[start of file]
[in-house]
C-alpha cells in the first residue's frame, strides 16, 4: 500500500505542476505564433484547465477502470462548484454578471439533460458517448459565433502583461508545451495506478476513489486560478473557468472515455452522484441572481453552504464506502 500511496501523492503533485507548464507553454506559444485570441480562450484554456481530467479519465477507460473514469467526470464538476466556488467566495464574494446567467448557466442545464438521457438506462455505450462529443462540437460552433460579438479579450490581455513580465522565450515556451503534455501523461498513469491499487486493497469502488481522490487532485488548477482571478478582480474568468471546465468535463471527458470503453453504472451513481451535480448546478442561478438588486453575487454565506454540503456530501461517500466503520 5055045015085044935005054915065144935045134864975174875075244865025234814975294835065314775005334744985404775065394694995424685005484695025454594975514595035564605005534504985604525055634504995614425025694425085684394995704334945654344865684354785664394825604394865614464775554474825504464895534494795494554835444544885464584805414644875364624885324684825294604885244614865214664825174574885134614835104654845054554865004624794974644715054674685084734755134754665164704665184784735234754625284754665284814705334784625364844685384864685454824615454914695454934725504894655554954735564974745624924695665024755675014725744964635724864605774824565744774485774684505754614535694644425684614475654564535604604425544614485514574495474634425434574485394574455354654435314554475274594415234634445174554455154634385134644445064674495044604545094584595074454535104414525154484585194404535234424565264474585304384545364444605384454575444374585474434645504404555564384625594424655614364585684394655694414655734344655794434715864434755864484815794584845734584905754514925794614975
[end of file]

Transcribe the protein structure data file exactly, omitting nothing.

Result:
[in-house]
C-alpha cells in the first residue's frame, strides 16, 4: 500500500505542476505564433484547465477502470462548484454578471439533460458517448459565433502583461508545451495506478476513489486560478473557468472515455452522484441572481453552504464506502 500511496501523492503533485507548464507553454506559444485570441480562450484554456481530467479519465477507460473514469467526470464538476466556488467566495464574494446567467448557466442545464438521457438506462455505450462529443462540437460552433460579438479579450490581455513580465522565450515556451503534455501523461498513469491499487486493497469502488481522490487532485488548477482571478478582480474568468471546465468535463471527458470503453453504472451513481451535480448546478442561478438588486453575487454565506454540503456530501461517500466503520 5055045015085044935005054915065144935045134864975174875075244865025234814975294835065314775005334744985404775065394694995424685005484695025454594975514595035564605005534504985604525055634504995614425025694425085684394995704334945654344865684354785664394825604394865614464775554474825504464895534494795494554835444544885464584805414644875364624885324684825294604885244614865214664825174574885134614835104654845054554865004624794974644715054674685084734755134754665164704665184784735234754625284754665284814705334784625364844685384864685454824615454914695454934725504894655554954735564974745624924695665024755675014725744964635724864605774824565744774485774684505754614535694644425684614475654564535604604425544614485514574495474634425434574485394574455354654435314554475274594415234634445174554455154634385134644445064674495044604545094584595074454535104414525154484585194404535234424565264474585304384545364444605384454575444374585474434645504404555564384625594424655614364585684394655694414655734344655794434715864434755864484815794584845734584905754514925794614975